Measurement

I sat in a meeting, around five years ago, that changed my views about research entirely. Of course, I’m a creative, so my relationship with research has always been love-hate, but I’d always reluctantly assumed that data must be right. The meeting was a briefing for our biggest research company (one of the world’s biggest). We were discussing the questions we should ask people to obtain the information we wanted about their likely behaviour. Getting invited to meetings like this is one of the joys of being an in-house creative. It struck me very strongly that we were not just deciding the inputs but the outcomes. When I challenged this, the quite reasonable response was, “well, we need to define what we want to know if we want useful information”.

Way back in 1997, the anthropologist Dame Marilyn Strathern wrote a paper in which she summarised an obscure piece of economic theory written by Charles Goodhart into a more general rule: “When a measure becomes a target, it ceases to be a good measure”. This, unfairly I think, is named after the economist rather than after Dame Strathern, as Goodhart’s Law. 

It means, for instance, that if you have, say, a target to reduce child poverty, it then becomes impossible to measure child poverty without the target in mind. The target will define the way you measure and track your subject, even if there is no conscious attempt to influence or change the data. It “defines what we want to know”. It is the reason leading questions are not allowed in British law. “Can you walk ten steps?” asks a respondent to comply with a parameter, whereas “How far can you walk?” sets no expectation.

It may be objected that this problem with set targets might tend to undermine the science on which we depend to make decisions. In fact, it does not undermine science at all, but is strongly supported by it. In fact science can help us to understand when and how measurement might be useful. It is one of the key findings in Quantum physics that, as soon as you measure movement of a particle, the motion ceases to be measurable.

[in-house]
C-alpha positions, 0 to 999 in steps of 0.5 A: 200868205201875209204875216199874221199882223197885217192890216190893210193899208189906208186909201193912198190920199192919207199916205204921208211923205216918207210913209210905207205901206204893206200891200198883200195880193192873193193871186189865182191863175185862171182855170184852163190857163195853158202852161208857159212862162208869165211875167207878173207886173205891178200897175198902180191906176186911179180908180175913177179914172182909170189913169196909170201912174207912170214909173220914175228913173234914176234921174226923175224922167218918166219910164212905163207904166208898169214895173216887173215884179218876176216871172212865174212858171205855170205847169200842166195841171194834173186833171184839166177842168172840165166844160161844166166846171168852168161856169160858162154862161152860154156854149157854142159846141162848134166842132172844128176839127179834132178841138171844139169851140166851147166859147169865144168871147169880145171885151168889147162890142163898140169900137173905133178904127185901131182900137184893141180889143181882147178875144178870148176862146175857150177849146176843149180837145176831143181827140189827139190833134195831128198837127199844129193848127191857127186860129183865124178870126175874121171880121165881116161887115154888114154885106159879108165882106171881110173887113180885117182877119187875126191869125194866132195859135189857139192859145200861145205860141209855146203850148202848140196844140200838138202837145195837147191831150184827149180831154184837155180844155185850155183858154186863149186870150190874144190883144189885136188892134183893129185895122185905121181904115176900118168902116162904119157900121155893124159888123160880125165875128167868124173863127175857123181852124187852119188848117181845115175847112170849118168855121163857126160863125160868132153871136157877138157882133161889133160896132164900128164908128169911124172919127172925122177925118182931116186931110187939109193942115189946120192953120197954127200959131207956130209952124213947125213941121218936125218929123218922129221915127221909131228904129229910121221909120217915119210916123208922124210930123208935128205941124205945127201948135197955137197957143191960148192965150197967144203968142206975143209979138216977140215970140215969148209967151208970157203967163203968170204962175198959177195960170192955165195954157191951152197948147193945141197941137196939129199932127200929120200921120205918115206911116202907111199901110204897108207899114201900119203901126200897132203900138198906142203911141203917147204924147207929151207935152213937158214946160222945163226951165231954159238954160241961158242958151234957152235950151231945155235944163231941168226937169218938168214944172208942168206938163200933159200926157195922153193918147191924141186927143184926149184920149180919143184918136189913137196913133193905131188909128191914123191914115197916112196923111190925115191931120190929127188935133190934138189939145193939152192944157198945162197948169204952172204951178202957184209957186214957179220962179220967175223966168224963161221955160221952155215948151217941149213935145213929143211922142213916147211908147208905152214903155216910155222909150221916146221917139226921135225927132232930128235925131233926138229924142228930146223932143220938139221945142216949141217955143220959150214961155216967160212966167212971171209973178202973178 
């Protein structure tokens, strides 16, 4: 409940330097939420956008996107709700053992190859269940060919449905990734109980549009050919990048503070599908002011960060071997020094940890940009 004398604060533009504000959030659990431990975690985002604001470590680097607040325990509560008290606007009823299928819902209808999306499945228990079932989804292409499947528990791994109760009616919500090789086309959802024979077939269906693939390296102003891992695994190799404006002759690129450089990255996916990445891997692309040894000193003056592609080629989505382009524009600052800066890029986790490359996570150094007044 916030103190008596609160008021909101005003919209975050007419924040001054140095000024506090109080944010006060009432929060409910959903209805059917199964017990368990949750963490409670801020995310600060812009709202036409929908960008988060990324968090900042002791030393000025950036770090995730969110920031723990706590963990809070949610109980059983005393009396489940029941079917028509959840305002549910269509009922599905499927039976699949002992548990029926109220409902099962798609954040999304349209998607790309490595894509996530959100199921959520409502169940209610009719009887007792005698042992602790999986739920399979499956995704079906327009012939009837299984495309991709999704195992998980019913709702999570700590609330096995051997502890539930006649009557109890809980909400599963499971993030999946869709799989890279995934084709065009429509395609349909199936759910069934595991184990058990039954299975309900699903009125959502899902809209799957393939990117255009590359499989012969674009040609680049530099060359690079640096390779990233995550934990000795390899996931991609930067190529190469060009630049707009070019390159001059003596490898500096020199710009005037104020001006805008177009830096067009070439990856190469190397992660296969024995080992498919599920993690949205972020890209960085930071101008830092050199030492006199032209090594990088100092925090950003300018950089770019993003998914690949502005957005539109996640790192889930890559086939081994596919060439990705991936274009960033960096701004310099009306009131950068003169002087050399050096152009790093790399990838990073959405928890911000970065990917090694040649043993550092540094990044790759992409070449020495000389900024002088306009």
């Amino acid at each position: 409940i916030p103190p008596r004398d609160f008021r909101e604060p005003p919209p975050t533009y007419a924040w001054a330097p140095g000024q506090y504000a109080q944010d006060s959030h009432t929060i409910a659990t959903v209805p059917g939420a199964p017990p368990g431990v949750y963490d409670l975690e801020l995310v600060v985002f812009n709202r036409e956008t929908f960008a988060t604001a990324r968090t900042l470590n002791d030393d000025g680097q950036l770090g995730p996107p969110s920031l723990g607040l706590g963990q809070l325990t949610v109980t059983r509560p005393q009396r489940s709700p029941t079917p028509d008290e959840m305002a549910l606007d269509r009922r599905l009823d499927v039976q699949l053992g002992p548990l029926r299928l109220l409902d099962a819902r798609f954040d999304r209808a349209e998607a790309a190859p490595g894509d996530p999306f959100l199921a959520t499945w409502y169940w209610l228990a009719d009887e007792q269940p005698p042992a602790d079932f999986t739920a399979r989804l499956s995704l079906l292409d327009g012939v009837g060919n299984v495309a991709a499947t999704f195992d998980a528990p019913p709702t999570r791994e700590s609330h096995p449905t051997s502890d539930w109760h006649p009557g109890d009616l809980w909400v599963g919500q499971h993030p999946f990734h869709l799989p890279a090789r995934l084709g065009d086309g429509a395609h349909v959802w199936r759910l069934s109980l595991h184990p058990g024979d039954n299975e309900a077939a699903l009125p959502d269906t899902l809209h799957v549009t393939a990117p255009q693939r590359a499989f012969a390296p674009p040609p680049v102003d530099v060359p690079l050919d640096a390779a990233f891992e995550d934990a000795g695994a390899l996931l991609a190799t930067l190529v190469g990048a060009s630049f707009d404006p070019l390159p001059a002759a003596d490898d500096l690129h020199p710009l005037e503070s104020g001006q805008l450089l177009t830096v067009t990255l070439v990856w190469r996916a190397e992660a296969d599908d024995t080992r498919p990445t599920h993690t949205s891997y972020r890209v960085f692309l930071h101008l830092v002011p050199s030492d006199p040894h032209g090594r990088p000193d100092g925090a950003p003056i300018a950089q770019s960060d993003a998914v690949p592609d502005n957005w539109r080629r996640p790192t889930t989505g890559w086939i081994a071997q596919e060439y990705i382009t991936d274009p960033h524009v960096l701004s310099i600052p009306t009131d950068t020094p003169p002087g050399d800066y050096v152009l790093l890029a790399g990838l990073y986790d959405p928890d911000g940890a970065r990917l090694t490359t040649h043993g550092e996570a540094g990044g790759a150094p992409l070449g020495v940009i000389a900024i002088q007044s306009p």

The reason for this surprising outcome in physics is that the subject of measurement is very small, and therefore difficult to see. The effect of small particles’ motion can be detected, but the motion of an individual particle is very difficult to trace. When it is, it is radically different to the general motion which was detected, and that motion is said to ‘collapse’. Without going into the complexities of this, the conclusion is well established and accepted: the act of measurement is not objective but is an intervention, in very much the same way as the setting of a target is an intervention. The reason it comes about is that physicists are attempting to deal with particles so small they cannot easily see them. Unlike other scientists, Quantum physicists have found it necessary to investigate a field where information cannot be demonstrated. The experiment which detects the gernal movement of particles is therefore based on understanding the probability of their whereabouts by observing the behaviour of a large number. When specificity is attempted the effects of the laws of probability naturally disappear. 

When I first read about this, I was strongly reminded of my impression at the research briefing. Our experience when investigating the unknown is perhaps unsurprisingly exactly the same as that of the scientists. Our researchers attempt to collect data to give guidance on what people will probably do in the future, and as soon as we attempt to measure this to be certain we create a moment ‘now’ which displaces that future action to the past. This is because probable action collapses as soon as we ask the question about it, however we frame that question. In fact, we can say that the uselessness of our activity is supported by science. 

As a footnote, we might observe that, in law, this does not matter. The law is only concerned with the past. No judge would presume to make a decision based on an assessment of possible future capacity. It would seem absurd.

Where does this leave us? I think it must frame our expectations, just as our expectations frame our research. Data can be good at giving us a picture of the past. ‘Real time’ data inches close to the present. It clearly does not, however, make a leap to the future, which is why overuse of real time intervention is destructive of trust. It is a transparently crude attempt to manipulate a decision about what to do next which people naturally resist. A leap to the future is possible, however. To do it, you need creativity and imagination, because you need to understand and empathise. It is a scientific truth that while data might inform this, only human beings can do it in a way human beings like.

Driving Backwards

It’s a truism that great advertising always starts with a great brief, but in practice I often wonder how true this really is. Great advertising actually almost always starts when the creative team understand the product and critically its audience, preferably by talking to them directly (or by being one of them). How often does this happen at the beginning of a job, as part of the brief? And how often do creatives get given a brief written from a business brief and some data instead? This is at least two removes from the conversation that should happen, and it kicks off a process that works more or less backwards.